St. Petersburg, Florida -- A swing vote on the city council could decide the fate of 22 red light cameras installed at 10 intersections in St. Petersburg.
The company that operates and profits from these cameras knows that, and we now know they offered money to the council members and candidates who could eventually decide whether the controversial cameras stay or go.
In the months leading up to St. Petersburg's tight election, there were several controversial issues that got voters motivated -- the Rays, The Lens, and the red light cameras that have popped up at nearly two dozen of the city's intersections.
It turns out American Traffic Solutions, the private company that manages and profits from those cameras, was throwing thousands of dollars at the candidate's campaigns. Not just at incumbents who'd voted for them, but challengers like Darden Rice, who'd made getting rid of them part of their platform.
"I'm against red light cameras," said Rice today. "I stated so in the beginning when I first ran for office."
But Rice, who went on to win in District 4, admits she took ATS's money -- $500 of it. The same money offered to several sitting council members and at least one other candidate.
"I accepted that contribution back in July," said Rice, "and haven't had any communication or contact with American Traffic Solution since in that time. I'm making my decision based solely upon looking at the data."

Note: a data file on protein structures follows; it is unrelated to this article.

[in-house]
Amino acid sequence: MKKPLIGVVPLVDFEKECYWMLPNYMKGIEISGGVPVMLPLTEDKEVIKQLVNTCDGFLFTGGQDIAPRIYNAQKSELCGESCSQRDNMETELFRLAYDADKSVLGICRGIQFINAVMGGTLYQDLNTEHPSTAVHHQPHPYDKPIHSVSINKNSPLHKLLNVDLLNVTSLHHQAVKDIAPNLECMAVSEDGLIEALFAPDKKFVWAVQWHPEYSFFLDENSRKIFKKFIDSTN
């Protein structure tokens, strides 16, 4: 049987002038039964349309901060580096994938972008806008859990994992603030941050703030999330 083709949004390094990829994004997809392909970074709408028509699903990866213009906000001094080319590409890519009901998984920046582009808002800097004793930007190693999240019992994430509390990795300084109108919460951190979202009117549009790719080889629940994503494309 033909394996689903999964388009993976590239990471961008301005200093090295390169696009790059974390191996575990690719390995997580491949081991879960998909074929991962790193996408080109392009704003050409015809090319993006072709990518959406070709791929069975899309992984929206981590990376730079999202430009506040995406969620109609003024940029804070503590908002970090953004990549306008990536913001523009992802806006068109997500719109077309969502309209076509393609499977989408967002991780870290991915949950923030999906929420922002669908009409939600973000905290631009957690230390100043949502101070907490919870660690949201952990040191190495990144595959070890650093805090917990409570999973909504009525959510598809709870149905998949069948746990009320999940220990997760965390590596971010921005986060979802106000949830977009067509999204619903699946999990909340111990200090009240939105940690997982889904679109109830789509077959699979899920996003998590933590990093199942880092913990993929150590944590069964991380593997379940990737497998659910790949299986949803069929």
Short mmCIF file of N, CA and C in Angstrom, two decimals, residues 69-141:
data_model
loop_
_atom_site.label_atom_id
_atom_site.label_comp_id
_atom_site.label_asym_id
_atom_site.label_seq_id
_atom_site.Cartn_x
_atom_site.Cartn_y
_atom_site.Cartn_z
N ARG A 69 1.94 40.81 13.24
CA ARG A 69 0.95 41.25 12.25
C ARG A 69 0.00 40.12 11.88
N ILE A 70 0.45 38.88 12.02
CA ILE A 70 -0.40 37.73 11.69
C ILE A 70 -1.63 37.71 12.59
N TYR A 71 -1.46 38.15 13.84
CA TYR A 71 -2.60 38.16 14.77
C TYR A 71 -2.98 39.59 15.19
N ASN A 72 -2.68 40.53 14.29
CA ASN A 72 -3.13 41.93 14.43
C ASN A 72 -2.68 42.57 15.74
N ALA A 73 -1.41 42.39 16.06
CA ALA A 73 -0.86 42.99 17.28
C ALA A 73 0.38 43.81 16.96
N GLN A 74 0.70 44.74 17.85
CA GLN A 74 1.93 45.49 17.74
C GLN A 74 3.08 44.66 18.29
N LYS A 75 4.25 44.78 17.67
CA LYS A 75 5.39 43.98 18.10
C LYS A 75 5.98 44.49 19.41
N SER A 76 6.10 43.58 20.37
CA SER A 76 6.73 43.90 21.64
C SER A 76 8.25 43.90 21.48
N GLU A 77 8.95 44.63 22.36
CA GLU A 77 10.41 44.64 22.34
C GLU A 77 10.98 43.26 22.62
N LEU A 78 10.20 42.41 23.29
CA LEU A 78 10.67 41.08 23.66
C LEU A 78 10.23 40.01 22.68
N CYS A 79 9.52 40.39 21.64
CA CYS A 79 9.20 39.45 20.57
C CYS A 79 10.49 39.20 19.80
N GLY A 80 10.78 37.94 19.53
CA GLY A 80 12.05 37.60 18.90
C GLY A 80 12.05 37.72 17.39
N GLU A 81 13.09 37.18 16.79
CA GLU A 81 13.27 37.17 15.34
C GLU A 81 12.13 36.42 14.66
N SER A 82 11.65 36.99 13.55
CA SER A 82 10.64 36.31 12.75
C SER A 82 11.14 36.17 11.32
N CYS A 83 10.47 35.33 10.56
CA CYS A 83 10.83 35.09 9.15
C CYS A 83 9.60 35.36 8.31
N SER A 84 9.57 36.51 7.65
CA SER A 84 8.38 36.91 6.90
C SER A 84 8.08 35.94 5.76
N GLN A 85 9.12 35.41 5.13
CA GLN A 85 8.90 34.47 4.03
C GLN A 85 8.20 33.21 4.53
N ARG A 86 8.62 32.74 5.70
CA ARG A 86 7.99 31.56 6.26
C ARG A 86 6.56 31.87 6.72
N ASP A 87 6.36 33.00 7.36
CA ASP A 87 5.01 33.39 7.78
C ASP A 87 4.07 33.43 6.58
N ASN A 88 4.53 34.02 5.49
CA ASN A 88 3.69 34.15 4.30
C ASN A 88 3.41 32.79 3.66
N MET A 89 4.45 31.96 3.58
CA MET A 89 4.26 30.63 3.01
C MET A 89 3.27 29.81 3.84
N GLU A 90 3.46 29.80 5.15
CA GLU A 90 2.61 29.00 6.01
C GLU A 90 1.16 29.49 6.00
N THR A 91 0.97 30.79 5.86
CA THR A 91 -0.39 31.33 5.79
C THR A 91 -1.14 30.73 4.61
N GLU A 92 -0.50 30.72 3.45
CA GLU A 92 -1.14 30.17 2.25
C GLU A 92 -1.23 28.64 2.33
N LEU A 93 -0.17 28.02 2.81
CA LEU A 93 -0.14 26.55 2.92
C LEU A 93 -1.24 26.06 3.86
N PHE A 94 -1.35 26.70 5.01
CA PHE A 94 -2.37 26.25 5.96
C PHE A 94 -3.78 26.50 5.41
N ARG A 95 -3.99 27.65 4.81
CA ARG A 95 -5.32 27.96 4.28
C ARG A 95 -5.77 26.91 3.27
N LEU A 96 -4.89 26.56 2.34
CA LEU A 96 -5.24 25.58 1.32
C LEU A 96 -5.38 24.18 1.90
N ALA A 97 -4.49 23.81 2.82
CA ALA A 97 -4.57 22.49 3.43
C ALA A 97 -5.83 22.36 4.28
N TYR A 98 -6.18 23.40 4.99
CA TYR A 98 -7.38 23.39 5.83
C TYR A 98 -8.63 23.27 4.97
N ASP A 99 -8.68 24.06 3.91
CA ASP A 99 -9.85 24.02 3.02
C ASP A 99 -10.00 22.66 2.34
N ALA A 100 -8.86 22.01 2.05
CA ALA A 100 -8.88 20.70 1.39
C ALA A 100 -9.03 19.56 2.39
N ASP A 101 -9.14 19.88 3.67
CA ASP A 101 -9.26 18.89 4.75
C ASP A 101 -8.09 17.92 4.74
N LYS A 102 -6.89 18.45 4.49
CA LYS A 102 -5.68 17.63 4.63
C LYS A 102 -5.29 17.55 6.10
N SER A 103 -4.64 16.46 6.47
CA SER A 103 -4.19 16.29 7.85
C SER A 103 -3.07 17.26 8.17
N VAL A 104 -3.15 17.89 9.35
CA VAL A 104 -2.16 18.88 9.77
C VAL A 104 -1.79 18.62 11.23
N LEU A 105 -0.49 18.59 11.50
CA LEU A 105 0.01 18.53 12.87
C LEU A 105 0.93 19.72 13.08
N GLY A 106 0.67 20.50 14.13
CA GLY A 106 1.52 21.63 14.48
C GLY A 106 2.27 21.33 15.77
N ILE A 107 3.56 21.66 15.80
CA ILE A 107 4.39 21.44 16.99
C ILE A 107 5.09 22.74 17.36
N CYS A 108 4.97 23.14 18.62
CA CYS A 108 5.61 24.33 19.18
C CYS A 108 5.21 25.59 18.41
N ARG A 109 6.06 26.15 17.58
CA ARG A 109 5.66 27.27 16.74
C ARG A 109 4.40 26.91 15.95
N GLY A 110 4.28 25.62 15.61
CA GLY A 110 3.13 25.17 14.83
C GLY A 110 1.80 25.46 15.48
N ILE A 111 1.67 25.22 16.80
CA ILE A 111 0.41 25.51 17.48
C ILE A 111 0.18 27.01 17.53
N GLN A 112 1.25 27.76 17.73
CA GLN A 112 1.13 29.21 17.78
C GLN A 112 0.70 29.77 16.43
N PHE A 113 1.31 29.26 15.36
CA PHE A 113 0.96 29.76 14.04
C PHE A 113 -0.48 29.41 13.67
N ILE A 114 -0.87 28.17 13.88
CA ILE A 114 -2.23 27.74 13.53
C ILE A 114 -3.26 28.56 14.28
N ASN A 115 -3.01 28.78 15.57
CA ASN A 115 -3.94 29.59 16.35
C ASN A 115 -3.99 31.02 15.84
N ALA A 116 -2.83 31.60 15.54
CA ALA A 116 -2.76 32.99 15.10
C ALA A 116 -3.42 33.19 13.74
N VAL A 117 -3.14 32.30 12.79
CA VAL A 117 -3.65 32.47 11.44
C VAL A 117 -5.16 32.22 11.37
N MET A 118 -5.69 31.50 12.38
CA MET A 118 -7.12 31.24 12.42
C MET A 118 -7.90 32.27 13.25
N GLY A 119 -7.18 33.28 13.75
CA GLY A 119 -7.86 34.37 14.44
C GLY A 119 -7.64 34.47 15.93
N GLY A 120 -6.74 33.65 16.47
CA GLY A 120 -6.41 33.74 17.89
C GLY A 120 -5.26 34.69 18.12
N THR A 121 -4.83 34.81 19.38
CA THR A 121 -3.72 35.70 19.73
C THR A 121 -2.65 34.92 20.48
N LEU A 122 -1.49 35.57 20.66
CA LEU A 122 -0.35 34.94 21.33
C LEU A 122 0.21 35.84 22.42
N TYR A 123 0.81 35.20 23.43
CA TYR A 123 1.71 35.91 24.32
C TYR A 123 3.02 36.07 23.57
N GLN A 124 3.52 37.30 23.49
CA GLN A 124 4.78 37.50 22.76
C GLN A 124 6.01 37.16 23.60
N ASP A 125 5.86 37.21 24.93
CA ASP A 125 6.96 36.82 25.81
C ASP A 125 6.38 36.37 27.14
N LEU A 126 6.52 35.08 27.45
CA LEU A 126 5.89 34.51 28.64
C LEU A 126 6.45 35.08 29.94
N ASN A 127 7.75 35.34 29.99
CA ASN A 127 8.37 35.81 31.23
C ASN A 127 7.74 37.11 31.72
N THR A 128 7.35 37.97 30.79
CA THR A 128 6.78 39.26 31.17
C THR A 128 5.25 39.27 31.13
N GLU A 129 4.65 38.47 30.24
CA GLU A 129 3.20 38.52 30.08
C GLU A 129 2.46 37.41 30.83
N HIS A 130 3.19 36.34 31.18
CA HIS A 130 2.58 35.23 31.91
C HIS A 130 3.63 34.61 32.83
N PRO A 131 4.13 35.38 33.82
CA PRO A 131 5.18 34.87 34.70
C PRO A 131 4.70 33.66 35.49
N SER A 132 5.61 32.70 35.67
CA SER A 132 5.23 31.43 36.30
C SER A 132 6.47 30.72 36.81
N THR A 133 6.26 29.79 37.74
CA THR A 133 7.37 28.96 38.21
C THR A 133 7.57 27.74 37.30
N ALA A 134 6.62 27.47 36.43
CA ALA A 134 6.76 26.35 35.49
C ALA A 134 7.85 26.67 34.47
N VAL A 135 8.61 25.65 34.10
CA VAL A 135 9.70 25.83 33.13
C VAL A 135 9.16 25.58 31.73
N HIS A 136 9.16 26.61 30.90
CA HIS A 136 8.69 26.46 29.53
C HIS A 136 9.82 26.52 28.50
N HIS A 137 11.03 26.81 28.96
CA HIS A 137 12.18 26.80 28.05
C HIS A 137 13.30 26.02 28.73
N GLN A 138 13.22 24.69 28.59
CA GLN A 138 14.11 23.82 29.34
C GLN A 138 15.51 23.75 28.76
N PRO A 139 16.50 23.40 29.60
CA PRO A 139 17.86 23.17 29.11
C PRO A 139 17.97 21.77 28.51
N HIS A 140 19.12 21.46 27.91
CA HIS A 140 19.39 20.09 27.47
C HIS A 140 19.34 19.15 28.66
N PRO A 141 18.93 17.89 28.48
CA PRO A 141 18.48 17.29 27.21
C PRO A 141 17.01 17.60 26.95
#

Records show ATS also tried to donate $500 to newcomer Amy Foster, but she turned it down, saying she didn't think it was right to take money from those with business before the council.
10 News first brought to light in August the controversial practice of ATS lobbying legislators. When we asked the company in the past about trying to peddle influence with contributions, spokesman Charles Territo denied it.
"Not at all. What we're trying to do is educate the Legislature and share with them the facts about not only the safety benefits, but the economic benefits that those cameras provide," said Territo.
"You don't sell your soul for $500," said outgoing St. Pete Mayor Bill Foster, who repeatedly supported red light cameras.
Mayor Foster doubts a donation of that size would have any real influence on a council member's vote.
When the red light issue eventually comes up, he predicts they'll likely stay put. But it'll be close.
"You know, red light cameras could die to a 5-to-3 vote," said Foster, "Right now, the way I'm counting it, probably 4-4, motion fails."
With a tie, Foster predicts the cameras would stay.
When asked if she would consider returning the campaign contribution made by ATS, Councilwoman-elect Rice said she still had some money left in her campaign war-chest, but would more likely donate it to a charity such as the Red Cross.
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